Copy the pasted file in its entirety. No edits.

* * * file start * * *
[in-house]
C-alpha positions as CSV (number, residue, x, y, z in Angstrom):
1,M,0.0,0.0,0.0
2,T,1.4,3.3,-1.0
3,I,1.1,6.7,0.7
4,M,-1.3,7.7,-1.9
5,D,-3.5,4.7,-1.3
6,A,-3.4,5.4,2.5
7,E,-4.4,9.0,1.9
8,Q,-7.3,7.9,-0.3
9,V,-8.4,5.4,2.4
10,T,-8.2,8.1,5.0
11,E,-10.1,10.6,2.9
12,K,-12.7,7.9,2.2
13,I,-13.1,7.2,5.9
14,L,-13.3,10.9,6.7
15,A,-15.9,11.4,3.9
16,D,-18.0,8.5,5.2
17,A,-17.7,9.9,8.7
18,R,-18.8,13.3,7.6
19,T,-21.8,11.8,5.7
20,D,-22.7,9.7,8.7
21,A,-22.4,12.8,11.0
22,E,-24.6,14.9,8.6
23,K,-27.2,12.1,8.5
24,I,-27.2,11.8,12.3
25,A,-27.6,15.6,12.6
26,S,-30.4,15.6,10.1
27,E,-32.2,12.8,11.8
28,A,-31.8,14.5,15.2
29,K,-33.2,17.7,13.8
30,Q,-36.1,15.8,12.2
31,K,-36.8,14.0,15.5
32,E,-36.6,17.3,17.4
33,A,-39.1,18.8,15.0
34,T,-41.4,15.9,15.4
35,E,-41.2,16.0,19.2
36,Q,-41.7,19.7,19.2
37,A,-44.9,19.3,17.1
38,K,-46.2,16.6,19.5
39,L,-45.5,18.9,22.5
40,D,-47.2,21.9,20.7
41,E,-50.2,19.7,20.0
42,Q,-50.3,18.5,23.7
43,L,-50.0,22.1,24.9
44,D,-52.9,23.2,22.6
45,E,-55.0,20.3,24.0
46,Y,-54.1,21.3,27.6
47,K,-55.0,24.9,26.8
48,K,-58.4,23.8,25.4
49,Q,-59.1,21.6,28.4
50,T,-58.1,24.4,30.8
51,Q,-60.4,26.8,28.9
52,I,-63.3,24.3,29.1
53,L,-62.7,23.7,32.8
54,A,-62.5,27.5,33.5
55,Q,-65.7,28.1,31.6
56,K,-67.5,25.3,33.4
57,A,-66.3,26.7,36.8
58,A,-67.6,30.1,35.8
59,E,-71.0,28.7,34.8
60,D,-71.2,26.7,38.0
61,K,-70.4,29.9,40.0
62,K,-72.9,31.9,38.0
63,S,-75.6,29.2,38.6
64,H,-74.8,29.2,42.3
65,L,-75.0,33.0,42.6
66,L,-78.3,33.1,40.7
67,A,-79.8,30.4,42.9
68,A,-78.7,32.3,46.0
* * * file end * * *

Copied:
[in-house]
C-alpha positions as CSV (number, residue, x, y, z in Angstrom):
1,M,0.0,0.0,0.0
2,T,1.4,3.3,-1.0
3,I,1.1,6.7,0.7
4,M,-1.3,7.7,-1.9
5,D,-3.5,4.7,-1.3
6,A,-3.4,5.4,2.5
7,E,-4.4,9.0,1.9
8,Q,-7.3,7.9,-0.3
9,V,-8.4,5.4,2.4
10,T,-8.2,8.1,5.0
11,E,-10.1,10.6,2.9
12,K,-12.7,7.9,2.2
13,I,-13.1,7.2,5.9
14,L,-13.3,10.9,6.7
15,A,-15.9,11.4,3.9
16,D,-18.0,8.5,5.2
17,A,-17.7,9.9,8.7
18,R,-18.8,13.3,7.6
19,T,-21.8,11.8,5.7
20,D,-22.7,9.7,8.7
21,A,-22.4,12.8,11.0
22,E,-24.6,14.9,8.6
23,K,-27.2,12.1,8.5
24,I,-27.2,11.8,12.3
25,A,-27.6,15.6,12.6
26,S,-30.4,15.6,10.1
27,E,-32.2,12.8,11.8
28,A,-31.8,14.5,15.2
29,K,-33.2,17.7,13.8
30,Q,-36.1,15.8,12.2
31,K,-36.8,14.0,15.5
32,E,-36.6,17.3,17.4
33,A,-39.1,18.8,15.0
34,T,-41.4,15.9,15.4
35,E,-41.2,16.0,19.2
36,Q,-41.7,19.7,19.2
37,A,-44.9,19.3,17.1
38,K,-46.2,16.6,19.5
39,L,-45.5,18.9,22.5
40,D,-47.2,21.9,20.7
41,E,-50.2,19.7,20.0
42,Q,-50.3,18.5,23.7
43,L,-50.0,22.1,24.9
44,D,-52.9,23.2,22.6
45,E,-55.0,20.3,24.0
46,Y,-54.1,21.3,27.6
47,K,-55.0,24.9,26.8
48,K,-58.4,23.8,25.4
49,Q,-59.1,21.6,28.4
50,T,-58.1,24.4,30.8
51,Q,-60.4,26.8,28.9
52,I,-63.3,24.3,29.1
53,L,-62.7,23.7,32.8
54,A,-62.5,27.5,33.5
55,Q,-65.7,28.1,31.6
56,K,-67.5,25.3,33.4
57,A,-66.3,26.7,36.8
58,A,-67.6,30.1,35.8
59,E,-71.0,28.7,34.8
60,D,-71.2,26.7,38.0
61,K,-70.4,29.9,40.0
62,K,-72.9,31.9,38.0
63,S,-75.6,29.2,38.6
64,H,-74.8,29.2,42.3
65,L,-75.0,33.0,42.6
66,L,-78.3,33.1,40.7
67,A,-79.8,30.4,42.9
68,A,-78.7,32.3,46.0